28 June, 2008
Wednesday was the day to dot i’s and cross t’s in preparation of departure. The day conclude with a dinner party of the Global Outreach staff. Above is Miraji Vanginothi (currectly on educational leave of absence), Ally Mbugi (new Country Coordinator), Lucas Mwahombela (Tanzanian Director), Dismas Nziku (our scholarship student), and Allen Mwalupilo (Technical Coordinator.)
Two events were taking place on Thrusday as I began my journey home. One was that our office furnishing were being trucked to our new office at Kichangani completing the most unbelievable occurence of the whole stay. This project was completed in less than a month (okay – maybe not totally completed since we still have carpetting and/or tile to install – but close enough) and gives us exactly the space we need to cover current needs and provide room for growth.
The second event was not so pleasant, as Allen travelled to Mtera to return with our computers from their school. Mtera has fallen on difficult times – not just in the computer program but overall – and is trying to get back into operation. They ran out of money, lost most of their teachers, and are in a desperate struggle to reopen their school. We requested return of our computers so that we can use them in schools that will utilized them. If they can get back on track we will consider restoring them to the program, but they will have to go through the formal process and meet that criteria at that time. It was a downer because it’s the first school we have had to take this step with, but this kind of thing is a fact of life in Tanzania.
Barbara and I left Iringa on th4 6AM bus on Thursday. Barbara had a strange return routing leaving the airport early so we did not want to tempt fate. This led to a lovely wait (would you believe 9 hours) in the Dar es Salaam airport for my own flight making a rather nasty trip even more so. The one good thing on the way back was that three months away means that all the airplane’s movies are new to you – some I had not even heard of – so the diversion factor is good. But if you count the trip start as boarding the bus in Iringa – and that certainly is the beginning – the journey was well over 40 hours. It is not the highlight of the Tanzanian experience.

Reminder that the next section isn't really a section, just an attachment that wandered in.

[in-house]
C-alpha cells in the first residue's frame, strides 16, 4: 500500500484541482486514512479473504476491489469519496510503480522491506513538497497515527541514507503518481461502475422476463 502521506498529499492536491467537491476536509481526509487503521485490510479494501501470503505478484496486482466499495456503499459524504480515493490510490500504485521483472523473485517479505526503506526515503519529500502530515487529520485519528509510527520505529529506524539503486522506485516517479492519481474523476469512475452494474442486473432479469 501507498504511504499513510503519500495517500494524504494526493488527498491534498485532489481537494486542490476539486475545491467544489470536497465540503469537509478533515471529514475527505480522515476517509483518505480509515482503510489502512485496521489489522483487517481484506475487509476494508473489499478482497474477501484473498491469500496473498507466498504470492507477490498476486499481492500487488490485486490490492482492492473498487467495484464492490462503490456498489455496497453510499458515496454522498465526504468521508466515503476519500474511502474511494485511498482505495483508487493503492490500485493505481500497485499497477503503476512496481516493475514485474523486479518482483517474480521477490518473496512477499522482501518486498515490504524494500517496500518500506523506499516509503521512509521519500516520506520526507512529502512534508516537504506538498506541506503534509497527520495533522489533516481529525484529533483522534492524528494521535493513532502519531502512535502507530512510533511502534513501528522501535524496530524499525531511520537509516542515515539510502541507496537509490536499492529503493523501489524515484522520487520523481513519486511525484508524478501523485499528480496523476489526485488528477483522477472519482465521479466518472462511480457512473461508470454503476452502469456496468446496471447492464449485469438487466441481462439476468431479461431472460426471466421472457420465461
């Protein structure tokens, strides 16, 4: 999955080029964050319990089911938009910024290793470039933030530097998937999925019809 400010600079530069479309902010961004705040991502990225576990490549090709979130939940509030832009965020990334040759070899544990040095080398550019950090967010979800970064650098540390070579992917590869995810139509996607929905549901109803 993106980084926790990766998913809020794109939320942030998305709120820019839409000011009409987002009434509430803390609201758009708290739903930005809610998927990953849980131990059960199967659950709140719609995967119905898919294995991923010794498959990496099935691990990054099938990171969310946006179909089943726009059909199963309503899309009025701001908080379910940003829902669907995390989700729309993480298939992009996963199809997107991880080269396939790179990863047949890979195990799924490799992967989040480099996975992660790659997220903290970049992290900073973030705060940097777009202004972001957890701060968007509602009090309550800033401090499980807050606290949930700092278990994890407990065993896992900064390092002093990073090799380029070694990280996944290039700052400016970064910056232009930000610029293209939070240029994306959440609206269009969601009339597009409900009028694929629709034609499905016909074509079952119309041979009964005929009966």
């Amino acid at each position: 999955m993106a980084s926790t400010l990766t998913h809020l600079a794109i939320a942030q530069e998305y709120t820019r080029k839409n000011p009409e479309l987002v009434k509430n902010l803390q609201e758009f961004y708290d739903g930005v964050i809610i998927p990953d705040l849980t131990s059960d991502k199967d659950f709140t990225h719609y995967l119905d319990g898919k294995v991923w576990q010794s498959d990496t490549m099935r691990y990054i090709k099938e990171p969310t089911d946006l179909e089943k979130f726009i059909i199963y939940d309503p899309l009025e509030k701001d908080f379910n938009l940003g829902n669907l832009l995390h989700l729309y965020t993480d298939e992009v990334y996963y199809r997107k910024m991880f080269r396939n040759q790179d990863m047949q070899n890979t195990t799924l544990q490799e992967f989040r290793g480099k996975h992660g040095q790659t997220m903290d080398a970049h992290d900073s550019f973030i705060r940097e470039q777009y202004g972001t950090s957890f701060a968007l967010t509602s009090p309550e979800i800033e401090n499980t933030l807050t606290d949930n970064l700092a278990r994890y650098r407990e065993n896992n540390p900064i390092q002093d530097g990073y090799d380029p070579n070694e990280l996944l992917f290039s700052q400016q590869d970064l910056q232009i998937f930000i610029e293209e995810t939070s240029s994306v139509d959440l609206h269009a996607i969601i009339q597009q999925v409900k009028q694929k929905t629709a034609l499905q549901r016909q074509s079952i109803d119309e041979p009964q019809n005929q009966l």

Friday ended in Sarasota with Betty at the airport. My bags decided they weren’t quite ready to call it a day, but they have since been delivered. I am writing the penultimate entry before I get on the scale to assess that damage, but after I have had my first Diet Coke in three months.
24 June, 2008
YES, that is what it looks like. Our container has arrived and much of Monday was spent unloading it and transferring it to the new office. We are fortunate that we don’t need our conference room for a while since a large part of the shipment went there as a staging area until we can check the machines out and move them to intended destinations or into storage.
In the afternoon we travelled to Mafinga Seminary, a secondary school under the auspices of the Catholic diocese. They have made application for acceptance into our program, and we will work to find a sponsor for them during the remainder of the year. It costs about $5,000 for us to completly install a new school – hint, hint, hint.
The seminary is beautiful and quite large. All the churches put a great deal into education here, particularly this Catholic diocese. Until the government can open (and adequately fund) enough secondary schools to handle the rapidly growing needs, private church schools will continue to be a big part of the educational opportunities in the country.
Since we had spend so much of the day with the container, our travel had started late and we found ourselves coming home after dark. It was a truly terrifying experience, and I am not sure if Barbara will ever talk to me again. The worst part is passing the pedestrians who are totally in the dark, black in color, and dark of clothing – and they tend to walk right on the edge of the tarmac. It is hard to understand how there are not multiple deaths every night as you swerve to avoid 5-ton lorries hurtling at you in the center of the road with their lights on bright. This is an experience I commit to never repeat.
Tuesday afternoon Mama Zenda had a going-away party for Barbara and me at Iringa Girls. Actually it’s tough to do much with the school closed, but they so want to show their appreciation that they had an event anyway. It is quite heart warming how appreciative most of the people are, and their commitment to education is really inspirational.
23 June, 2008